Last Monday, 13 January 2020, three male teachers were killed in a suspected Al-Shabaab attack on the Kamuthe primary school in Garissa County, as announced by the National Kenya Police Service. The incident, which occurred at 2 a.m. local time, saw the gunmen attack the Kamuthe Resource Centre where female teachers and nurses were reportedly spared, according to Kenya’s Citizen TV. A stray bullet, however, had wounded a child in the midst of the attack. Local authorities added that the assailants had attacked a police post and damaged a Safaricom communication mast. This comes after the deaths of four children who sought refuge at a nearby police post in Saretho village, Dadaab, who were shot by Al-Shabaab militants, just last week.
Currently, “a combined security multi-agency team is combing the area in pursuit of the attackers,” as announced by Inspector-General of Police, Hilary Mutyambai. In particular, Kenyan security agencies are in search of an Al-Shabaab ringleader, Maulid Bilal, whom they suggest is responsible for coordinating most of the “attacks in Fafi and Hulugho regions in Garissa,” where Al-Shabaab militants have increased attacks as of late. Bilal, who is a Kenyan Ogaden and a Madrassa teacher from the Hulugho sub-county prior to joining Al-Shabaab, is further noted for having recruited some of his students and Ogaden clansmen into the Al-Shabaab group.
The Kenyan police forces have heightened security throughout the country with several agencies operating at an “unprecedented state of alert,” according to ChinaDaily. Due to this, security officers were able to recover “two improvised explosive devices and two AK47 rifles from the scene of the attack” in Dadaab, accounted police spokesman, Charles Owino. In addition, Owino disclosed that the police had killed two of the attackers, and secured members of the public in Saretho village. In spite of this, four were killed, with some of the militants having escaped by crossing the porous border from Somalia. Although a police report revealed that they were in “hot pursuit of the wounded militants and their collaborators,” this may prove difficult as a number of accomplices are “family members of the operatives and are said to be harbouring and assisting them to carry out the attacks.”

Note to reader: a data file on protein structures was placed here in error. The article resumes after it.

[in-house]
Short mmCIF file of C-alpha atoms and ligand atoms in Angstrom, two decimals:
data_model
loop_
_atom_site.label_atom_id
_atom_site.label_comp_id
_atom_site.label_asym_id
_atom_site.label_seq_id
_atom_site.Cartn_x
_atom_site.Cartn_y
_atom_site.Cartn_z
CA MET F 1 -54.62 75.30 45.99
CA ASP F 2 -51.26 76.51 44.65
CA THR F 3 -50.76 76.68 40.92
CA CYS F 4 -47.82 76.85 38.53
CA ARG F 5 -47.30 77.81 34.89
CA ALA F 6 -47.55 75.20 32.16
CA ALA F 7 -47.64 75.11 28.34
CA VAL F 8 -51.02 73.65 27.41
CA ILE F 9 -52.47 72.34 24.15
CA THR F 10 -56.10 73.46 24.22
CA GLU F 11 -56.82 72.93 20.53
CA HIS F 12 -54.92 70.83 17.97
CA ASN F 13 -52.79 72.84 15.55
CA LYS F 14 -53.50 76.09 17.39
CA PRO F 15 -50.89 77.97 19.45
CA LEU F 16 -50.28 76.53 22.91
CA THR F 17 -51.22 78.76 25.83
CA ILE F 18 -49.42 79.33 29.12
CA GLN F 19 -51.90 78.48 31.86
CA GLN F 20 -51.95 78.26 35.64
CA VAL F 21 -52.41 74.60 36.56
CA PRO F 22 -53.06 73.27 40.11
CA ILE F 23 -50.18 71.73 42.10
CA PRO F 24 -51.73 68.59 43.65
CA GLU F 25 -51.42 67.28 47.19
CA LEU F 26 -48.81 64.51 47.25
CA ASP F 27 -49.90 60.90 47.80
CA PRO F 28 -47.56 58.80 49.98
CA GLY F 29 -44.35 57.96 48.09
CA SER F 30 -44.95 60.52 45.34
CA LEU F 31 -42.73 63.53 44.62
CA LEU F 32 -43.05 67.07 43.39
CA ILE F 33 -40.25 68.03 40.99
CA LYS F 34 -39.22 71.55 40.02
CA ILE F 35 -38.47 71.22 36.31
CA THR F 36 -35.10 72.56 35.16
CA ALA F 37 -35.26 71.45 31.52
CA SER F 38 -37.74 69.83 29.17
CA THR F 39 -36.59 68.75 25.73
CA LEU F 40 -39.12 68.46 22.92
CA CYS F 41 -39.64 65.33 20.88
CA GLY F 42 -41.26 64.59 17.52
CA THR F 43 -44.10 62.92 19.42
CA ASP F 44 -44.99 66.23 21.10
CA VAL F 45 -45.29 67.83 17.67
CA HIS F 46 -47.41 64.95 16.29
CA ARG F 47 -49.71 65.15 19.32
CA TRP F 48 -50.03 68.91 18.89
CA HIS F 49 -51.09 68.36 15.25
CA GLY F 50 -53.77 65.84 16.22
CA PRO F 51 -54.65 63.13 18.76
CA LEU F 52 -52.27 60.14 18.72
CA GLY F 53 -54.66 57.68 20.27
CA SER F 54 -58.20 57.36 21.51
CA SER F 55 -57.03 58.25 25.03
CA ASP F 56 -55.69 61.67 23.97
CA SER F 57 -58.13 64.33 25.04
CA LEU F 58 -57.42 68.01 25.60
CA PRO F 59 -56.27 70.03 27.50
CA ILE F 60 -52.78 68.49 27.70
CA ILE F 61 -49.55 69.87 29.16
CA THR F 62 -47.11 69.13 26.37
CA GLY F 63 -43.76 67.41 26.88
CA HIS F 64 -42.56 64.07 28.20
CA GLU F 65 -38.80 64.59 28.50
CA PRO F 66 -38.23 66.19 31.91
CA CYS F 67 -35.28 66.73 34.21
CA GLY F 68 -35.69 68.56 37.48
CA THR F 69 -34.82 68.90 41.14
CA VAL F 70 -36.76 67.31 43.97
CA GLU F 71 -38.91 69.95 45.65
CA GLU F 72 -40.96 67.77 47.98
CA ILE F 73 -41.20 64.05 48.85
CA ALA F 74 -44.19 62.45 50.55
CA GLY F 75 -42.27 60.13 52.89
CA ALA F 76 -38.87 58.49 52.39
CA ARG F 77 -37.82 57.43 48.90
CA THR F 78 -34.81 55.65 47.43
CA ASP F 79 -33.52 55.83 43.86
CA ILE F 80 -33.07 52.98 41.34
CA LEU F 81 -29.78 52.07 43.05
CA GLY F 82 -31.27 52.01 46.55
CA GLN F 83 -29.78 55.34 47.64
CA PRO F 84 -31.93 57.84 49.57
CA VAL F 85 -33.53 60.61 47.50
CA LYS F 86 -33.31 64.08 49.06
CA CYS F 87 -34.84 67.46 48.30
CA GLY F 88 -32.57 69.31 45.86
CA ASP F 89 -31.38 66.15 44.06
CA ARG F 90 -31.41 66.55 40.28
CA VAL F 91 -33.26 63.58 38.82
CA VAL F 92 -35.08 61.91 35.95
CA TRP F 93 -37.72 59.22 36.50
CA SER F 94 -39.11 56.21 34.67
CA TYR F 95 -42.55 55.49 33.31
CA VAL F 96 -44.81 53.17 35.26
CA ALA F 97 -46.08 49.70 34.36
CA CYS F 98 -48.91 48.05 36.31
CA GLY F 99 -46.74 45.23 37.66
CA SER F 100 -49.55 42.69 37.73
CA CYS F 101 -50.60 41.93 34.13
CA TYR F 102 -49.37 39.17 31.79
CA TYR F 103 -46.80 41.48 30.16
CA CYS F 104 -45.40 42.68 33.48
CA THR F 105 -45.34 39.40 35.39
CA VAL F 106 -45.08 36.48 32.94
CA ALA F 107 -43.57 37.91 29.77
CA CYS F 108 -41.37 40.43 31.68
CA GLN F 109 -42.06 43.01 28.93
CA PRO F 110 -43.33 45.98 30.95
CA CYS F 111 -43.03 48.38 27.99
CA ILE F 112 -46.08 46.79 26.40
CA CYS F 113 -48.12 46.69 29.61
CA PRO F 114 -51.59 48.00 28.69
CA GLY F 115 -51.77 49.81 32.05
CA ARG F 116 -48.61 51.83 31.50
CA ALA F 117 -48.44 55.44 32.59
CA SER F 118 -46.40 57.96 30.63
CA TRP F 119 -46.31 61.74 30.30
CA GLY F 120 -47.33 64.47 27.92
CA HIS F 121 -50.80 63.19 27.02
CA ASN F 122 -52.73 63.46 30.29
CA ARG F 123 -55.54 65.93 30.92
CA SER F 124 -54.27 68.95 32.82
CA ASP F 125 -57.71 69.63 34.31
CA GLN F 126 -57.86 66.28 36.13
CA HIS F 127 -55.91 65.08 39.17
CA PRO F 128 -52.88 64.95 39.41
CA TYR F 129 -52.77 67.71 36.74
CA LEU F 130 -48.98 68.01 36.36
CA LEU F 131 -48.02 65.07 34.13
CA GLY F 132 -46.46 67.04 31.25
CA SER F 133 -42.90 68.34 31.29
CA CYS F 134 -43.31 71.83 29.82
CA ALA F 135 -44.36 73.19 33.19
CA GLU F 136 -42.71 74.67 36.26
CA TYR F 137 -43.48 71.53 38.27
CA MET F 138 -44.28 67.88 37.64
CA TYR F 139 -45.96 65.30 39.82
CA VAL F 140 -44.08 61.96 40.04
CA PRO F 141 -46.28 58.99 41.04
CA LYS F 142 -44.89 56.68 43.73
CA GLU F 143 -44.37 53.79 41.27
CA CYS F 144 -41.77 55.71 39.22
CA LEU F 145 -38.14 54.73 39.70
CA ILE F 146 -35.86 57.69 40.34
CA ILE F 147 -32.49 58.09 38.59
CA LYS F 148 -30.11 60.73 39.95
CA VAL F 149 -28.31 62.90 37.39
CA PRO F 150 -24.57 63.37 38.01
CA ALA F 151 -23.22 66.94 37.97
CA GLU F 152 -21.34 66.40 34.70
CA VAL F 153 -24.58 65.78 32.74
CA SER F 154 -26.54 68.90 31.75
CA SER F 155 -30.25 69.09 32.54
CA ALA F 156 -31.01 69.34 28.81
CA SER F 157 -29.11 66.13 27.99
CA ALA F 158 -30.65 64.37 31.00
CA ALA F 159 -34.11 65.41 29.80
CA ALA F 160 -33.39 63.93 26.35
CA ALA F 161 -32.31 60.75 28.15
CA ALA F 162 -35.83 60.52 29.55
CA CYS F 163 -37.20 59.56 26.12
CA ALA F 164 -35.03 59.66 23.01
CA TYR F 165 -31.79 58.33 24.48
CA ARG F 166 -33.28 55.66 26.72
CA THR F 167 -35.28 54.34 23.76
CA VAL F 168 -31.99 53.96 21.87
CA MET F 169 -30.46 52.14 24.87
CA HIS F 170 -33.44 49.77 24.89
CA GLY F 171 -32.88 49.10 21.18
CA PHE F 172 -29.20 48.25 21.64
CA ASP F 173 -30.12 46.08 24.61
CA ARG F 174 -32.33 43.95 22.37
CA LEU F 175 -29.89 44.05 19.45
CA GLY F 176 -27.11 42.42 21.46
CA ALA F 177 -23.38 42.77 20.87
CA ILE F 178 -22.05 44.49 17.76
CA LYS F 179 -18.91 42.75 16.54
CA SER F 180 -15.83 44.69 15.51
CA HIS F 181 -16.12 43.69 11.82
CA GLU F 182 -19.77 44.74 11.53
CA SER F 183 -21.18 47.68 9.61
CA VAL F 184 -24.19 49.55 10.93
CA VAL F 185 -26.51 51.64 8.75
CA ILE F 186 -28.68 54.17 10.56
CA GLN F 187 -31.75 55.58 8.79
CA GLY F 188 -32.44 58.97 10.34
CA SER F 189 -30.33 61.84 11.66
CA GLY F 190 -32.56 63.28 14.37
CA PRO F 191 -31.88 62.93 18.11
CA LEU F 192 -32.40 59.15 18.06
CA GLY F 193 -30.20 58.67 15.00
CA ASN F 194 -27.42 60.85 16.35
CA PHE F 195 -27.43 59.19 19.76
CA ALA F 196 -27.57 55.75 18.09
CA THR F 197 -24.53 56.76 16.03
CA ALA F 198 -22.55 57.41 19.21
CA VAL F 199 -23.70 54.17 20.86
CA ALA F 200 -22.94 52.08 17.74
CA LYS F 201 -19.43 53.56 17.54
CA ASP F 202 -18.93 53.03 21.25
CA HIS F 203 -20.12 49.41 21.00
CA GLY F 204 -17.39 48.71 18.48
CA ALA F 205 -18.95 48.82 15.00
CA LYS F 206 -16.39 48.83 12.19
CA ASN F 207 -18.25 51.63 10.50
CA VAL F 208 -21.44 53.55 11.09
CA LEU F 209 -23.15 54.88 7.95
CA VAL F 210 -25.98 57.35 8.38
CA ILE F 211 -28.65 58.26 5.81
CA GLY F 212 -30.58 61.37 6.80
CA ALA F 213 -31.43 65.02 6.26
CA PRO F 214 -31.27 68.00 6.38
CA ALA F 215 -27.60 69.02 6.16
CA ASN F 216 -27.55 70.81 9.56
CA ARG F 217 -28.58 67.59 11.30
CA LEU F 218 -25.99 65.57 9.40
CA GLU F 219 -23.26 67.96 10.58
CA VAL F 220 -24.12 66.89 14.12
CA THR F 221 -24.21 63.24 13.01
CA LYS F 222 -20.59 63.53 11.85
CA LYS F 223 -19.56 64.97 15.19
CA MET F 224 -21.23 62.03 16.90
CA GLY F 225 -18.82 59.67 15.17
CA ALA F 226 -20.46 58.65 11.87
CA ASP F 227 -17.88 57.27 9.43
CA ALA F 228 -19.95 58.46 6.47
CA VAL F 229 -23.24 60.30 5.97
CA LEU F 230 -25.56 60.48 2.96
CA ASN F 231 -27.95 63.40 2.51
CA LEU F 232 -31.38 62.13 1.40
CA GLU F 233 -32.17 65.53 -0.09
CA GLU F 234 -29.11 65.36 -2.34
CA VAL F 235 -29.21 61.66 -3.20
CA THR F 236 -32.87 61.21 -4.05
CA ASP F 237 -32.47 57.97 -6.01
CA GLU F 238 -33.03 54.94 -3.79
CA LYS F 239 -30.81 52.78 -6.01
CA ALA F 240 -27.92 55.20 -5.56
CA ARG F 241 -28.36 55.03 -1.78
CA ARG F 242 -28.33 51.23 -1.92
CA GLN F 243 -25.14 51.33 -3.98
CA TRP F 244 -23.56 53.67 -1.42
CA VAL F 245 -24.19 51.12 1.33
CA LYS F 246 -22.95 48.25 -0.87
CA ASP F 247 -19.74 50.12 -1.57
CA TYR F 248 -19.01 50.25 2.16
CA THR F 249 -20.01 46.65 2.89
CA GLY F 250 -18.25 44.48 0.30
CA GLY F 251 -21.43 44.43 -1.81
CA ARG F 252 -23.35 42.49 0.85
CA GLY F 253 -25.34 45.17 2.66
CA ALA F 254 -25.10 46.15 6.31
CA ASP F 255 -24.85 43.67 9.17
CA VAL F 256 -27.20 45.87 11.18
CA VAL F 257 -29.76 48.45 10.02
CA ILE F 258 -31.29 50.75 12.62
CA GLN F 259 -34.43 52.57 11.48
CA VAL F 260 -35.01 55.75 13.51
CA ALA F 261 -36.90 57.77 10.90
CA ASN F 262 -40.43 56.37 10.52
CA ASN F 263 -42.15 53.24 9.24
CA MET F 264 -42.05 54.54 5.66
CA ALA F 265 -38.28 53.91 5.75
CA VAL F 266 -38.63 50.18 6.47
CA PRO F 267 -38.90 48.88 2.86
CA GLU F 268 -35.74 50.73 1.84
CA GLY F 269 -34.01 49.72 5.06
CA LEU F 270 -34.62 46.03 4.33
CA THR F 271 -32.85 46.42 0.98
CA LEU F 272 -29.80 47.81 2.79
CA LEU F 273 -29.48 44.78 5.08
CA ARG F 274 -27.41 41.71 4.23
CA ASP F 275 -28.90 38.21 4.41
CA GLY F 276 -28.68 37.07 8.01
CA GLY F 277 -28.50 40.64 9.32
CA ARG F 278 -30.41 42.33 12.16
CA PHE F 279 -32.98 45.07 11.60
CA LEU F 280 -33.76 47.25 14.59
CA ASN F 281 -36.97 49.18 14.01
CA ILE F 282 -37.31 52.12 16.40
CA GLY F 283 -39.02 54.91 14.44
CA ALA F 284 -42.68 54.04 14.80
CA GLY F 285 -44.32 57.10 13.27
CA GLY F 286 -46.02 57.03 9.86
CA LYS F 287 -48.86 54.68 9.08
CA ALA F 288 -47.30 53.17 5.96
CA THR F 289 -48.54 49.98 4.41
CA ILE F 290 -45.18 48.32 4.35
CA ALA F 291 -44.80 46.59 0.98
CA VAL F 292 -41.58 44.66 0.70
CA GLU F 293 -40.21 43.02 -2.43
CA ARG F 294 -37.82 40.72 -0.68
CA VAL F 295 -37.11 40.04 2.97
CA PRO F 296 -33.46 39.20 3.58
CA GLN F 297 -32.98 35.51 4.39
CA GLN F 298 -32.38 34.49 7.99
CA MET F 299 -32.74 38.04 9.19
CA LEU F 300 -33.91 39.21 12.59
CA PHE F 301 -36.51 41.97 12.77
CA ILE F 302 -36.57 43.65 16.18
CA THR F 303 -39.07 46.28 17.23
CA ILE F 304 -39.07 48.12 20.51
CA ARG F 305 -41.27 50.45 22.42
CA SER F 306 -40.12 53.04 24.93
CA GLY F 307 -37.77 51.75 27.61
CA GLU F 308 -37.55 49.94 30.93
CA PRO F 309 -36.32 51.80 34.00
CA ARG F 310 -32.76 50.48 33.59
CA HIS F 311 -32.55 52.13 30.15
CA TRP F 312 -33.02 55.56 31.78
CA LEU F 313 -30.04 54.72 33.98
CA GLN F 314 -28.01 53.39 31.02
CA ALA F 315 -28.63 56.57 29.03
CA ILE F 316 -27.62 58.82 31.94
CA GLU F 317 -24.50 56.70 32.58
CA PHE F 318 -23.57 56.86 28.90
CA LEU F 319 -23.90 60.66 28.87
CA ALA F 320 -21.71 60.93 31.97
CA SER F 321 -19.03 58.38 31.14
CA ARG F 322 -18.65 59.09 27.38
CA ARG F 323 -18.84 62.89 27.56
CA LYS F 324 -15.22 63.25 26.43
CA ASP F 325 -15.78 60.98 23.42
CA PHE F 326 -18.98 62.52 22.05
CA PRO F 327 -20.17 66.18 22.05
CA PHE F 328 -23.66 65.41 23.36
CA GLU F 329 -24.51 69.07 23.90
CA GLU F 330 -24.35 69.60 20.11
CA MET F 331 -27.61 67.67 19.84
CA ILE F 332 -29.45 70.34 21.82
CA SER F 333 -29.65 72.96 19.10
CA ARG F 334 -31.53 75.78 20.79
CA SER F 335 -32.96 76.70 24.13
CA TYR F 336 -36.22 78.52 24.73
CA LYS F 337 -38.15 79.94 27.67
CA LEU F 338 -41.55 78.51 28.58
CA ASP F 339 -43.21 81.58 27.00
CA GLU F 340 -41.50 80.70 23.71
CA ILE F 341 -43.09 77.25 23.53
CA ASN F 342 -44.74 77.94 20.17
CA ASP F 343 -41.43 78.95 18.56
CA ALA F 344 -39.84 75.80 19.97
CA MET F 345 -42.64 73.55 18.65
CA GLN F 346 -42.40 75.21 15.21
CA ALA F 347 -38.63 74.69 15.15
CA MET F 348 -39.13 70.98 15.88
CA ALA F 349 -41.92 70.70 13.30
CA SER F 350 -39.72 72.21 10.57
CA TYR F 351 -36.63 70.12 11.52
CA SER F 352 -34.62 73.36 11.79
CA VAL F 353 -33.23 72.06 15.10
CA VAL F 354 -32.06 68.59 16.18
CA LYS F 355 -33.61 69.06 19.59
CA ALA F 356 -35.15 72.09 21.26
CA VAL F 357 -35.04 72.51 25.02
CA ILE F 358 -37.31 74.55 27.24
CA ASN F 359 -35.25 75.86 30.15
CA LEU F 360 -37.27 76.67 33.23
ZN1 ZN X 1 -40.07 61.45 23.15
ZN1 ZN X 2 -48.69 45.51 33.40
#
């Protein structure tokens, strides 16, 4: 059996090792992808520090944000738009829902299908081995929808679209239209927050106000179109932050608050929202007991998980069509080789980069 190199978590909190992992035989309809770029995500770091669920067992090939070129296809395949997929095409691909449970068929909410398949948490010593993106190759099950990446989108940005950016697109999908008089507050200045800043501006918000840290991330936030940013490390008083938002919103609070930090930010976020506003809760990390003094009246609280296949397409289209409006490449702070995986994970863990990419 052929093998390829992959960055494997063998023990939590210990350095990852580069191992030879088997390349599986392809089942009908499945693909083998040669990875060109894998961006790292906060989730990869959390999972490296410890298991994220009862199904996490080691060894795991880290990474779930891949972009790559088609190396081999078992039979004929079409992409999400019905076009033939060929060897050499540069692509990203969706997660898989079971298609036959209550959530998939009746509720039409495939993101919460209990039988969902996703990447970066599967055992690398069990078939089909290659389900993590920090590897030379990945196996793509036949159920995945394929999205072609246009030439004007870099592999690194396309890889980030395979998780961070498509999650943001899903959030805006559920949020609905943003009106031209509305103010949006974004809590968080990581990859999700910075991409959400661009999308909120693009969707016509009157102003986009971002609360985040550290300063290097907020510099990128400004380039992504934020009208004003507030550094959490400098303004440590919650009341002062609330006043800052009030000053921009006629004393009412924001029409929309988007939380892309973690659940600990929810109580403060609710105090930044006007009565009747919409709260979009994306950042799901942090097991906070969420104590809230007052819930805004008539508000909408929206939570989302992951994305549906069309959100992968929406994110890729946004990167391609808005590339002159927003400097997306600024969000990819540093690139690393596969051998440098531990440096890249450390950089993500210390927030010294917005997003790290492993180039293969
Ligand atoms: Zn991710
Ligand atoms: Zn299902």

Al-Shabaab is an Al-Qaeda-affiliated Somali group whose total size is unclear. The group, deemed a foreign terrorist organisation by the United States in March 2008, first targeted Kenya upon a cross-border incursion ordered by the Kenyan government after attacks on tourist destinations in northern Kenya were blamed on Al-Shabaab in 2011. Since then, it has carried out numerous onslaughts in public places, including the brutal attack of a Kenyan university campus where 147 people were killed, the bombing of the Dusit D2 hotel complex in Nairobi which left 21 people dead, and five suspected attacks in this month alone. These devastating incidents, however, have not been limited to Kenya as the militant group has waged an insurgency in Somalia since 2008, exacerbating the 2011 famines in Bakool and Lower Shabelle by preventing aid agencies from providing food, alongside recent gunfights.
The group have not only threatened and ravaged local peacekeeping efforts in Somalia, Kenya, Ethiopia, and Uganda, but they have targeted international aid workers, journalists, and civilian leaders. This has become an international concern both for the complete violation of human rights, as seen in Lamu where three U.S. personnel were killed on 5 January 2020, and the recruitment of Al-Shabaab members overseas. As discussed by CNN national security analyst Peter Bergen, Al-Shabaab has succeeded in recruiting many young Somali men living in the West, particularly in the U.S. and Britain. As said by Army Maj. Gen. William Gayler, Director of Operations for the United States African Command (AFRICOM), “Al-Shabaab presents a threat to America, the African people, and our international partners,” with the attack of U.S. personnel prompting the U.S. to bolster its presence in Kenya, conducting an airstrike this past Thursday, killing “two terrorists,” according to officials with AFRICOM.
Although both local and international authorities have increased security and military efforts in the area, with the U.S. supporting U.N.-backed African forces, it is imperative that the safety of civilians is prioritised. Though the airstrike conducted last Thursday saw no civilians injured or killed, the risk of harm to citizens should be mitigated. This comes at a time where the U.S., alongside other western countries, are discussing the reduction of military efforts against African extremist organisations. Additionally, civilians should be assured that those who committed crimes against them will be held accountable. It is thus imperative that these countries find the least hostile solutions against these extremist groups, that not only prevent the compromise of innocent lives but allow for the perpetrators of such crimes to be brought to justice.
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